The Florida Bar Association has taken a stand against gender and diversity bias in the legal community by determining a 12-step plan of action to resolve and put an end to these issues. Florida Bar President-elect Michelle Suskauer attributes the #MeToo and #TimesUp movements for generating a crucial national conversation about the need for change TODAY, especially in professional settings. The assignment of the Subcommittee on Gender Equality, a division of the Bar’s Diversity and Inclusion Committee, is to implement this change in the legal community. As one of the only six female bar presidents, Suskauer fully realizes how widespread and common gender bias is in the workplace.
“Out of the six women who will be president, half of us have had contested elections, and contested elections in The Florida Bar are pretty rare,” Suskauer said. “When I go around the state speaking to different groups, I can’t find women who haven’t had a personal experience with either gender bias or harassment in their careers or personal lives.”
Some of the subcommittee’s recommendations include, identifying gender bias toolkits, developing ways of confidential reporting for gender bias, enforcing and studying an anti-gender bias rule and initiating legal education courses. Although these are great recommendations, it is really important for the legal community to come together and agree that gender-bias behavior is never okay.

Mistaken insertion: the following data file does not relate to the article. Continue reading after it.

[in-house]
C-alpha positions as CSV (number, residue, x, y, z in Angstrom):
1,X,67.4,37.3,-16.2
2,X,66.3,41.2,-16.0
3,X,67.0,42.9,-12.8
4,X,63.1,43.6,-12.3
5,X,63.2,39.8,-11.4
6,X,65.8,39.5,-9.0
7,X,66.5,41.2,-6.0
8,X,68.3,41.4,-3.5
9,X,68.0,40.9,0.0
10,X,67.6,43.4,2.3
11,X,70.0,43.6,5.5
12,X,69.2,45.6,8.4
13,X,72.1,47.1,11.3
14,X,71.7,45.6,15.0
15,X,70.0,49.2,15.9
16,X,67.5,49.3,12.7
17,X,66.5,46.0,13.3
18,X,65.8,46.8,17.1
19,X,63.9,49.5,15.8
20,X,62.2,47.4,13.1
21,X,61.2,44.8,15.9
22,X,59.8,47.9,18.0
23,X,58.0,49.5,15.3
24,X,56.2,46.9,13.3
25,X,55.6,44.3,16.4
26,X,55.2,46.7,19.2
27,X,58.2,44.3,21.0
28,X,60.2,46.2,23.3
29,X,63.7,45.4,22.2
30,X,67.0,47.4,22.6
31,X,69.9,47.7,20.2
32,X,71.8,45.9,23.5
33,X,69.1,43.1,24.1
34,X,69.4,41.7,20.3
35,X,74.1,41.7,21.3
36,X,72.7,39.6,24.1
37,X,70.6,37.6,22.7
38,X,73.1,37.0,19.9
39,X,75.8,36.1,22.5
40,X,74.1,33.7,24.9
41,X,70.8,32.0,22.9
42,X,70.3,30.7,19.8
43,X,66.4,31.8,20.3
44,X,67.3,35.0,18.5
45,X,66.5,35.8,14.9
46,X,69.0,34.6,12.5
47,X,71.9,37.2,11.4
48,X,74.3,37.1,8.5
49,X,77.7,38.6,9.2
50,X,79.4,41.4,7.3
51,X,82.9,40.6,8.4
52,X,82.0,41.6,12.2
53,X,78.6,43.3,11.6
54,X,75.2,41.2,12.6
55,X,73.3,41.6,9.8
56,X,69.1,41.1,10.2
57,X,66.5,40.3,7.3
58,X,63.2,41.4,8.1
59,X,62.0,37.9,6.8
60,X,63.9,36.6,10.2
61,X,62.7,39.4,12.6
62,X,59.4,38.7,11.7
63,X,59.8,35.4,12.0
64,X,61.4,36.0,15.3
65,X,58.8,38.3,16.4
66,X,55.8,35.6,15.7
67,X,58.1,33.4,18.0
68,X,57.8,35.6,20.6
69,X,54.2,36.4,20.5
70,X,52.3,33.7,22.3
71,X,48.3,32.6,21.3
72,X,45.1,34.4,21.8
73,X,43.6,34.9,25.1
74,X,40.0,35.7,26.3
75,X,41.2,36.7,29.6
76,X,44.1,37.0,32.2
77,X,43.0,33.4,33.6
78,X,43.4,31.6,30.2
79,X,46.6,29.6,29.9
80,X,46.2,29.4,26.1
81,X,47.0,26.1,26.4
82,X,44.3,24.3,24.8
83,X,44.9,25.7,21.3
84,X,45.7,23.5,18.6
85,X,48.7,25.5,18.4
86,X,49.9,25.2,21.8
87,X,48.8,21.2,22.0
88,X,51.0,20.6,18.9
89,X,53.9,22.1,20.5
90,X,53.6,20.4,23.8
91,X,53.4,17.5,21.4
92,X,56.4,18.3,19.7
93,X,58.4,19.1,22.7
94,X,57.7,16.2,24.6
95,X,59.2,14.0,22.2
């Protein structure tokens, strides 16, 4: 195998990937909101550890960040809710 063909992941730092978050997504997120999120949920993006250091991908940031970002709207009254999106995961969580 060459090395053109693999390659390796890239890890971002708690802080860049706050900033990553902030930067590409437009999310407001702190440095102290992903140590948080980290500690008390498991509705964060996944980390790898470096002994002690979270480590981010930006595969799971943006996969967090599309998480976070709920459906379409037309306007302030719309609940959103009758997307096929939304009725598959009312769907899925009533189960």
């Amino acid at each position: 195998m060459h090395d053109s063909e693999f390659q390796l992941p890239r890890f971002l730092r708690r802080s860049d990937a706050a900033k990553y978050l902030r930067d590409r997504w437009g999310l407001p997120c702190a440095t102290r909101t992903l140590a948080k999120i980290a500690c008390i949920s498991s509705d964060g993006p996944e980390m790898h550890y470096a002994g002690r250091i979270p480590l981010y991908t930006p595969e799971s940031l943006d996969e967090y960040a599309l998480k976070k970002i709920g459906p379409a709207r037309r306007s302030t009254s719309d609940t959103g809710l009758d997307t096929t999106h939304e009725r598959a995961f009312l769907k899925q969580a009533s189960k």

“Things like, women in meetings or hearings getting cut off. Or women in a group setting not being given the same weight when the same idea is proposed by a man in the meeting,” said Paul SanGiovanni, member of the Bar’s Diversity and Inclusion committee. “It’s disturbing, but at the same time, it’s encouraging that we’re starting to recognize it and that there are some affirmative things you can do to start to straighten that out.”
What do you think can be done to prevent gender-bias behavior in the professional workplace?
Here at Lauren Richardson Law, PLLC, we do NOT tolerate gender bias and fully support the Florida Bar Association’s decision and their anti-gender bias initiative.